The Creation of the Southern Plantation Colonies and the Use of Slave Labor
Slavery was introduced in the United States in the 18th century to work in tobacco and cotton plantations. Slave labor was concentrated in the southern states of the country, such as South Carolina, Kentucky, North Carolina, Georgia and Virginia. However, many states in the Northern region passed laws that abolished the use of slaves (Steckel, & Rose, 2002, p. 10). The climate in the northern states did not support agriculture, hence, there was no significant need for slave labor (Zanger, 2003, p. 26). Most of the slaves were used as laborers, domestics and farm hand workers. During the American Revolution, British freed some of the slaves if they agreed to fight for them. In 1807, importation of more slaves was banned. However, internal slave trade continued.
The Southern states depended on agriculture while the Northern part had high developed industry (Steckel, & Rose, 2002, p. 11). The two parts differed in terms of slavery policies in the country as the South advocated for preservation of slaves – they relied on them in their economy while the North championed abolition of slavery policies. The differences in the policies between Northern and Southern regions led to the Civil War in the 19th century after Abraham Lincoln became a president. The southerners broke away from Confederacy in order to maintain slave policies (Zanger, 2003, p. 31).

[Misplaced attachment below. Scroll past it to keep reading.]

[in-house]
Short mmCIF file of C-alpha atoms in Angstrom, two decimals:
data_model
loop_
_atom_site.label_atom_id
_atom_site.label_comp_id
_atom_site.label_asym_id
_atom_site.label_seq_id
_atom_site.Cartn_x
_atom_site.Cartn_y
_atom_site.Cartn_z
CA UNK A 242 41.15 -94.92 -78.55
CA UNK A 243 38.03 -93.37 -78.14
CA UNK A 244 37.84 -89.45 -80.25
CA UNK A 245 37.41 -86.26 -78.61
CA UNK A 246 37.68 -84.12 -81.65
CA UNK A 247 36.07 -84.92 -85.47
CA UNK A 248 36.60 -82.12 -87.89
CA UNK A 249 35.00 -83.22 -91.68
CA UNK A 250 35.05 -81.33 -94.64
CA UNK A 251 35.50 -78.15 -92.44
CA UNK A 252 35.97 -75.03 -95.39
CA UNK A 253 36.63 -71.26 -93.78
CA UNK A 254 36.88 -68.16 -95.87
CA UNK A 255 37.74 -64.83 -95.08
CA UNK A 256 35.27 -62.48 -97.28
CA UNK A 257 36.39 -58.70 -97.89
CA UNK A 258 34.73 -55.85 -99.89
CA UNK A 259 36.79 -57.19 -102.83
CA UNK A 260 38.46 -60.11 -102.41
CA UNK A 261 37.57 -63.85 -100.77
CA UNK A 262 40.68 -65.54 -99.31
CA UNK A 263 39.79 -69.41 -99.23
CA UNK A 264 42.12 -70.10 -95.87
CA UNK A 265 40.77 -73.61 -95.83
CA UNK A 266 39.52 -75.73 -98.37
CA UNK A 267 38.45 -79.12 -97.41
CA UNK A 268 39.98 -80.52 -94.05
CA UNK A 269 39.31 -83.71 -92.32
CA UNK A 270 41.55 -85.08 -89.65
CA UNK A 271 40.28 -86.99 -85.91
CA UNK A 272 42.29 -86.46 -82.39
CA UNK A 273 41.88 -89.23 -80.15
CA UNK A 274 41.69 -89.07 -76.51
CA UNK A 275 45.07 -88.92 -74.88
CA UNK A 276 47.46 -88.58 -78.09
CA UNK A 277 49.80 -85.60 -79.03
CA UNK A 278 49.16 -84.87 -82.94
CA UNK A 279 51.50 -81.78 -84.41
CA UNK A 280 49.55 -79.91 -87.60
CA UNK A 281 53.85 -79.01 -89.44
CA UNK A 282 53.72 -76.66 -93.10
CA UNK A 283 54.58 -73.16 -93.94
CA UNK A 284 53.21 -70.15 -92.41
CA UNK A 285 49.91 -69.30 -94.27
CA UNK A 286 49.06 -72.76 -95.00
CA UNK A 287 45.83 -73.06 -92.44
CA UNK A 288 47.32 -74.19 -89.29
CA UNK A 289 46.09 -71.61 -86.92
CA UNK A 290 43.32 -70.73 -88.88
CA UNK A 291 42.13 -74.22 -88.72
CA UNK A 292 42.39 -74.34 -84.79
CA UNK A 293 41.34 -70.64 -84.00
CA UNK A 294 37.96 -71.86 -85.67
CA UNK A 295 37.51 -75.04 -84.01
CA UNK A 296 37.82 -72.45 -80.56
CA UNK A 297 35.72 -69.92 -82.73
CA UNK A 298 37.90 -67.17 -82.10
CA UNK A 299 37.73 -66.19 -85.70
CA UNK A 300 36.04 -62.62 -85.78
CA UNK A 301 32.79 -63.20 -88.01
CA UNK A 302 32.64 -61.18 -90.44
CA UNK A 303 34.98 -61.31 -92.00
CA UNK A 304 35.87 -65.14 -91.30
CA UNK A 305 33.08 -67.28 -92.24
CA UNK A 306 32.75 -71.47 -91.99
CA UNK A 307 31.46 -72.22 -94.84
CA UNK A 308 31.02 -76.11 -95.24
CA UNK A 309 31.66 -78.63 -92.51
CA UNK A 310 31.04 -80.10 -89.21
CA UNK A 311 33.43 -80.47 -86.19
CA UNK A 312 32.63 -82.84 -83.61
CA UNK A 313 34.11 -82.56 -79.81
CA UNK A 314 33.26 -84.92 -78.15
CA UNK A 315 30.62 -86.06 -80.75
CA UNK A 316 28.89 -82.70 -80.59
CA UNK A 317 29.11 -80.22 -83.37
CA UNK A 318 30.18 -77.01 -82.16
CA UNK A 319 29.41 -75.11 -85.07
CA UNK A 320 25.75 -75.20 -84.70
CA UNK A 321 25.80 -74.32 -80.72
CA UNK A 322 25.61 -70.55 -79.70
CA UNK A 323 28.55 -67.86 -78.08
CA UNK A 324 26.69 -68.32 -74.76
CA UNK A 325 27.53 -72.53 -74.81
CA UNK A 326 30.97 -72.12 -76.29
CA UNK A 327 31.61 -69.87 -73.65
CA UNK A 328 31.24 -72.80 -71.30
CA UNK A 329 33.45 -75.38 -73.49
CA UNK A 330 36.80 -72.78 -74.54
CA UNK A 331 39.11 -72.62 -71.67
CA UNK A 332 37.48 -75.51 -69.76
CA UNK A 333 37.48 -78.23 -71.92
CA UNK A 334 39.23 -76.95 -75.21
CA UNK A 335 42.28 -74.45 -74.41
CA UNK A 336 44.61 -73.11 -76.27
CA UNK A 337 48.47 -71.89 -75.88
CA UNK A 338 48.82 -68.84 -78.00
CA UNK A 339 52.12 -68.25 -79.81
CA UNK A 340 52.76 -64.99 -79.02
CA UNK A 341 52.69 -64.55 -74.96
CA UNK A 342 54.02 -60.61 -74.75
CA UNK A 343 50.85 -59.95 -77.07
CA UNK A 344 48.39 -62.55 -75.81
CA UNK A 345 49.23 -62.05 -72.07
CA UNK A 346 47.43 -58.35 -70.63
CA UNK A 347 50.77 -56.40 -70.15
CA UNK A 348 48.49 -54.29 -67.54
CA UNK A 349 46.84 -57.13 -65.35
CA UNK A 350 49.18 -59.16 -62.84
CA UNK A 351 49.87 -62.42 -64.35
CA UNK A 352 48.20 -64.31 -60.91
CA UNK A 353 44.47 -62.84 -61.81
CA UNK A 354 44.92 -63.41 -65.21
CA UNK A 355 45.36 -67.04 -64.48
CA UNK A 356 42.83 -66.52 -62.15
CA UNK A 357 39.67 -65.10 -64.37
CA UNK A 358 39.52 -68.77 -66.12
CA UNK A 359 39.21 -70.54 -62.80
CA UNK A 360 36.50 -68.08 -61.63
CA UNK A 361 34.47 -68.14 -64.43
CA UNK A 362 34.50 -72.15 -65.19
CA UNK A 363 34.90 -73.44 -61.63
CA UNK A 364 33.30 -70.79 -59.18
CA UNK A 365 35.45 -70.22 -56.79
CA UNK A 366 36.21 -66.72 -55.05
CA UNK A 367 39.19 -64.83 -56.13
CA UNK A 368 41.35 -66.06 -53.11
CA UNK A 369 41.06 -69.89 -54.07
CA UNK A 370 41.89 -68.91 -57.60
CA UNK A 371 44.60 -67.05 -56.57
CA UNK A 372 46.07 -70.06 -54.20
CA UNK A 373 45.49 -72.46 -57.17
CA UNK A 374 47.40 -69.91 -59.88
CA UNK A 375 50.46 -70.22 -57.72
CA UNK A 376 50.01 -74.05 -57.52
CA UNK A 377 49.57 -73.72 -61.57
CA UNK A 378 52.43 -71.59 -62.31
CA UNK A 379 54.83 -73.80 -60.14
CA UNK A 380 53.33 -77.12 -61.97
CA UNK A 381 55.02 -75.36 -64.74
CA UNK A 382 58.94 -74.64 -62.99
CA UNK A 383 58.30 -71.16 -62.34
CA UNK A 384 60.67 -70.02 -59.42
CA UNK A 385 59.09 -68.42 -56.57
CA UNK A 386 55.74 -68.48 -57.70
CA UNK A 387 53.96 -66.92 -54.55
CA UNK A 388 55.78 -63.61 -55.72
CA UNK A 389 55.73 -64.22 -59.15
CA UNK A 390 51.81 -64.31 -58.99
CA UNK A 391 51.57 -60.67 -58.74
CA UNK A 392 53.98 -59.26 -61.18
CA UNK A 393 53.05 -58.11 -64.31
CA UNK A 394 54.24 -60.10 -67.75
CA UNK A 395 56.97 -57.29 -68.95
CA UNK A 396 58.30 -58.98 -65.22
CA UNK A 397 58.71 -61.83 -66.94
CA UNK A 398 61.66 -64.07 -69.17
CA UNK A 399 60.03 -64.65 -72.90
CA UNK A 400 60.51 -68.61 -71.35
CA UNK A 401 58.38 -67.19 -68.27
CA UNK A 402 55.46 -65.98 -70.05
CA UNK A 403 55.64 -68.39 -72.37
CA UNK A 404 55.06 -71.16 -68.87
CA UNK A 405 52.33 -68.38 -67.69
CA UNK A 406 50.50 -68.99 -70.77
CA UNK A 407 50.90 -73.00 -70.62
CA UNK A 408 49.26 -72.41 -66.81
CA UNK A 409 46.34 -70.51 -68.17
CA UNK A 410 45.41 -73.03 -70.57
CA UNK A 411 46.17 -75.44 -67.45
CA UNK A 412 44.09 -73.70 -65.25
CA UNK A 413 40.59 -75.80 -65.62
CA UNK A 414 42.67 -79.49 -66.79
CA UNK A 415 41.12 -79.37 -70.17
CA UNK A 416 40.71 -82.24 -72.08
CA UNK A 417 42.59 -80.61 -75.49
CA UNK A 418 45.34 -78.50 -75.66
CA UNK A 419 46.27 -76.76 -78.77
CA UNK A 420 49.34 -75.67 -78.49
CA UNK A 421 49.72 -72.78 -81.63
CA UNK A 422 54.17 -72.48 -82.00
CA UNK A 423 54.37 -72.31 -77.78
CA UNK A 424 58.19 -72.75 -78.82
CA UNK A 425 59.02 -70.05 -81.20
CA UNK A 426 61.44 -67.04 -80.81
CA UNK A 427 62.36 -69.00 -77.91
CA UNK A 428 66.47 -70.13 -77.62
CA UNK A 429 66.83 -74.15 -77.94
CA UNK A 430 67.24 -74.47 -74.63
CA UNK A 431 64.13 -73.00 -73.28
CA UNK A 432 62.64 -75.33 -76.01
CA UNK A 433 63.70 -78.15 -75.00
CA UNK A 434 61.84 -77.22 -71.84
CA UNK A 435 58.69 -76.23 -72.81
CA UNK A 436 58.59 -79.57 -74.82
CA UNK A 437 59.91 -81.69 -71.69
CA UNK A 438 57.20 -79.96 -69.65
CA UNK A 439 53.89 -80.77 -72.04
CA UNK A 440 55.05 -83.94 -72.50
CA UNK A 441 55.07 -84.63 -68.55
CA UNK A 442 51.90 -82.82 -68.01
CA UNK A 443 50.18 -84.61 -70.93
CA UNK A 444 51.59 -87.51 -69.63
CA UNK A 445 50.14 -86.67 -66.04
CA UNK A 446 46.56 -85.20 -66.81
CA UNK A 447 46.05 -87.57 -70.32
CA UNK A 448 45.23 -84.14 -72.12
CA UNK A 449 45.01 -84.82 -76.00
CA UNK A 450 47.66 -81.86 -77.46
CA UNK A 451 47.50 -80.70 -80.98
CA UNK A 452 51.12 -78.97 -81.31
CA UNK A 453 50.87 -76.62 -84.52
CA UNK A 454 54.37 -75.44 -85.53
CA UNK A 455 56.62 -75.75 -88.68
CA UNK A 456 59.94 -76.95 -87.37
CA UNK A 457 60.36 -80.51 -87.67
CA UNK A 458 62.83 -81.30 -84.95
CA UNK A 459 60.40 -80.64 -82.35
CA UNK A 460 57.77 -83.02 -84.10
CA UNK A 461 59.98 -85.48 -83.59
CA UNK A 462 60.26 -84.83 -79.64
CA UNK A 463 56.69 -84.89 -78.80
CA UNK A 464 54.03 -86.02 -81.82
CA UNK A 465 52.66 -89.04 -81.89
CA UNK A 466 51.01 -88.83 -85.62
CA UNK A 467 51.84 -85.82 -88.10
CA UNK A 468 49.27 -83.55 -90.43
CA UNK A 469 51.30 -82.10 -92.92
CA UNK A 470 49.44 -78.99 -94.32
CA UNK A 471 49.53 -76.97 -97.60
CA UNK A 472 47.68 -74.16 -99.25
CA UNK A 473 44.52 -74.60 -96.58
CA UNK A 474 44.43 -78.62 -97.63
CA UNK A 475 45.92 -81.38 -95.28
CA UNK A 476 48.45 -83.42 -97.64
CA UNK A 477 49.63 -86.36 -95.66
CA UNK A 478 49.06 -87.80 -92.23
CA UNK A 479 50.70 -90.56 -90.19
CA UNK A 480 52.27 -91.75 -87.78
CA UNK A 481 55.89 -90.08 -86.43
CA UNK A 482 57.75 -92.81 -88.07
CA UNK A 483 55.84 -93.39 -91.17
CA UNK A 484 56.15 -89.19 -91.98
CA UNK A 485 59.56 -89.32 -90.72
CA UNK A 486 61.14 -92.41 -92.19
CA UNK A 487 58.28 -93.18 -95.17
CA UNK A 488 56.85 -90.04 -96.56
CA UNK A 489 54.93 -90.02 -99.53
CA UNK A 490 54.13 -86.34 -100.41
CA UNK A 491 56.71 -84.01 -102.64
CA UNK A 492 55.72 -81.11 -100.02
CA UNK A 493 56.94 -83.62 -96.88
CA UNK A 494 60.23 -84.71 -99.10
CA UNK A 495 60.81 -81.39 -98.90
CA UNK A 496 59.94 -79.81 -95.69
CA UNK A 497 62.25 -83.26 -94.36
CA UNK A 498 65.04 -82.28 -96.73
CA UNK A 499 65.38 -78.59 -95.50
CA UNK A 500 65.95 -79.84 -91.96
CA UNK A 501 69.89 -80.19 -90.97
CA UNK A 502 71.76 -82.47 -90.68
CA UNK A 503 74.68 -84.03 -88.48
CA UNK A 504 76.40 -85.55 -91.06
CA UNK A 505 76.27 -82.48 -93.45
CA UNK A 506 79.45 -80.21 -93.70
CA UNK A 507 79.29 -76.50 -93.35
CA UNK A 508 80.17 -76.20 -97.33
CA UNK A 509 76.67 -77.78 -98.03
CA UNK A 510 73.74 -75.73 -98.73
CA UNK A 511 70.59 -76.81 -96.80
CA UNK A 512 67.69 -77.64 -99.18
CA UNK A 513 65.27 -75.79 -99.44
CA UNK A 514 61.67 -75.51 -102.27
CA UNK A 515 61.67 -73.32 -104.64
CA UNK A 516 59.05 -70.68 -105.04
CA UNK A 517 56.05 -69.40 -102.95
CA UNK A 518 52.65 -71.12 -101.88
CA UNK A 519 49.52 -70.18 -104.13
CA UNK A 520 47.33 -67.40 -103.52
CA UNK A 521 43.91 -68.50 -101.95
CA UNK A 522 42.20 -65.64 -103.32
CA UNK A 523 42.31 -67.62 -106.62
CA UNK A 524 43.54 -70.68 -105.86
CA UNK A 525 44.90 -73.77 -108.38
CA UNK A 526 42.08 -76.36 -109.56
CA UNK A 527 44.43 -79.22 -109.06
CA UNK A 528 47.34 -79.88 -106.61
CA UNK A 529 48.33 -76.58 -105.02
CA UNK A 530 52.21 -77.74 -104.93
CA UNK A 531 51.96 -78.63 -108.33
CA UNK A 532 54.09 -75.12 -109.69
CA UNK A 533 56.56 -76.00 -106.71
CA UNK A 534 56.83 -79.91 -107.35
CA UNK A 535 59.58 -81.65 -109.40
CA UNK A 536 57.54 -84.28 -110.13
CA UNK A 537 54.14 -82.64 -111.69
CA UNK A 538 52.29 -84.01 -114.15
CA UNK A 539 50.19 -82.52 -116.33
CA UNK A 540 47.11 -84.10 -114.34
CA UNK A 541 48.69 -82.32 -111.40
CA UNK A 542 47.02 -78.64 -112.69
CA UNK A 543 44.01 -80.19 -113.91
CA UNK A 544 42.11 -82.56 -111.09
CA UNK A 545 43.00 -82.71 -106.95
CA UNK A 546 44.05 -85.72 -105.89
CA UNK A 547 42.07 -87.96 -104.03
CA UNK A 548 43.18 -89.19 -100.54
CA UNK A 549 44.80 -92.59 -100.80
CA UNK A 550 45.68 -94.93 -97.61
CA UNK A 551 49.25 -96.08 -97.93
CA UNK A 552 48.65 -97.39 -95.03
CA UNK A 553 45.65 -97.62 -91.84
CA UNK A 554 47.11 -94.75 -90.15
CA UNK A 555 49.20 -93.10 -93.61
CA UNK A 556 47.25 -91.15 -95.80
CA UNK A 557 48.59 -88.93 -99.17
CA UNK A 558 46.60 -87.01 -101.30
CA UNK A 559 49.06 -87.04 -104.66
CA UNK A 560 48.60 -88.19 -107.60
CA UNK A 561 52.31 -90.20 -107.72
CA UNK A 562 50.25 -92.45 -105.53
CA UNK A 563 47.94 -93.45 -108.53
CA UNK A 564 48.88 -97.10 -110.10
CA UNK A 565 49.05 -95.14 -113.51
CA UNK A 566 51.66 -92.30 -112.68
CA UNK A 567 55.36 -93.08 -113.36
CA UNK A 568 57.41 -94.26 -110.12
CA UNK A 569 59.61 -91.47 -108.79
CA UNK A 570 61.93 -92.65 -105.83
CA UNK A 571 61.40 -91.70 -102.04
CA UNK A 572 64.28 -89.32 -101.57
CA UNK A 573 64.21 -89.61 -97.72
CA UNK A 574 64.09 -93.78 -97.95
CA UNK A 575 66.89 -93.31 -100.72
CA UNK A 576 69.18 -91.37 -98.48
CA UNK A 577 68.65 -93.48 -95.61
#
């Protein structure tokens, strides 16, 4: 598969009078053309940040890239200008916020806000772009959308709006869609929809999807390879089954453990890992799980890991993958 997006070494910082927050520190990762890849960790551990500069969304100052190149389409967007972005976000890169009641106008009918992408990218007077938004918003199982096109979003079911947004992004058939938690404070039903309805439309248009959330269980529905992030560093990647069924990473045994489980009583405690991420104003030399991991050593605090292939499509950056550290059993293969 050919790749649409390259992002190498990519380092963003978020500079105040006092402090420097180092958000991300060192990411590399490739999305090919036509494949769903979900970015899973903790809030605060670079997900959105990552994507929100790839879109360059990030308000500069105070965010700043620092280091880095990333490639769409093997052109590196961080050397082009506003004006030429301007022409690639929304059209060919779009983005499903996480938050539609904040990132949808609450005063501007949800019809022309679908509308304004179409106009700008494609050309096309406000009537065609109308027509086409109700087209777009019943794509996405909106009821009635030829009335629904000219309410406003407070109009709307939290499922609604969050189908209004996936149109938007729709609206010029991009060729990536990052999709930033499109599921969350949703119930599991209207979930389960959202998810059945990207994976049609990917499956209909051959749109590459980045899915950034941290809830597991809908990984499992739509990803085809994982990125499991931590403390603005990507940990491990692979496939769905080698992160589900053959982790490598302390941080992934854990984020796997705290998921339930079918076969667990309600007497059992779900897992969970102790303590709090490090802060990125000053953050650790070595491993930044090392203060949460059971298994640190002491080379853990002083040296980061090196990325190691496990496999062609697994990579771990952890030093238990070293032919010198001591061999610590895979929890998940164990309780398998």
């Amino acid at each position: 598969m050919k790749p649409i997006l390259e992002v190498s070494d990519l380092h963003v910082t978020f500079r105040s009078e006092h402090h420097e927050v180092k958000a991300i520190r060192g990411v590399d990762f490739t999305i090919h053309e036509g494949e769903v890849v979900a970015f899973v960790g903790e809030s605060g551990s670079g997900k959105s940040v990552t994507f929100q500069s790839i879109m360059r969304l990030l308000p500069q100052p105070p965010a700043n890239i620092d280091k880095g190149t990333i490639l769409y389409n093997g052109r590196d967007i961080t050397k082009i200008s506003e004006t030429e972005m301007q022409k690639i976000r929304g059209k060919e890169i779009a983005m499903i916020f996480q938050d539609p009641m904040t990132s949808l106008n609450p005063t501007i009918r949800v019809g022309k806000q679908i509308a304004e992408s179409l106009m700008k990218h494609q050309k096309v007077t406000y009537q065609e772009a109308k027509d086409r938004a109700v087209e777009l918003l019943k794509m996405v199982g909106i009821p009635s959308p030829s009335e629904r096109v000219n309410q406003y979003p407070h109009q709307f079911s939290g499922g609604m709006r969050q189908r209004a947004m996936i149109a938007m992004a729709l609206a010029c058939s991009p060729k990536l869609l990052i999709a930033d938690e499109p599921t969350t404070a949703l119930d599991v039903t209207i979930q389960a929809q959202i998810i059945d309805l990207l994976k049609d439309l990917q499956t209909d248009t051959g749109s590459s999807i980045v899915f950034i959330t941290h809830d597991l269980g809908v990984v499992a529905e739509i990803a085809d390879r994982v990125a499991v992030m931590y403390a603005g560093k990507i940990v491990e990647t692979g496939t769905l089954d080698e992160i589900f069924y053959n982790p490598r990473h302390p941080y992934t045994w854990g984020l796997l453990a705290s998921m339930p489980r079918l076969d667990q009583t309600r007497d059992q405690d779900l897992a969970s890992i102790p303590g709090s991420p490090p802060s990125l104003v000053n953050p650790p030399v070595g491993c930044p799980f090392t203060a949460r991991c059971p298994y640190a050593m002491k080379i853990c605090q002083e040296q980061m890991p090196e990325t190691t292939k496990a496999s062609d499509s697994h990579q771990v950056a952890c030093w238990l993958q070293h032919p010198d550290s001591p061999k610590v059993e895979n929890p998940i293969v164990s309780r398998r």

During the Civil War, slave labor was disrupted throughout the nation and many escaped leading to population re-distribution. Slavery led to the growth of evangelical churches, such as African Methodist Episcopal and Baptist Churches. Many people of African American origin converted to Islam (Steckel, & Rose, 2002, p. 19). The owners of the slaves also sired children with slaves leading to a new group of people known as mulattos. Since almost two thirds of the southerners did not own slaves, there was low economic growth in the region as compared to the northern. Slaves also introduced foodstuffs in the American society (Zanger, 2003, p. 34).
Steckel, R., & Rose, J. (2002). The backbone of history. Cambridge: Cambridge University Press.
Zanger, M. (2003). The American history cookbook. Westport, Conn.: Greenwood Press.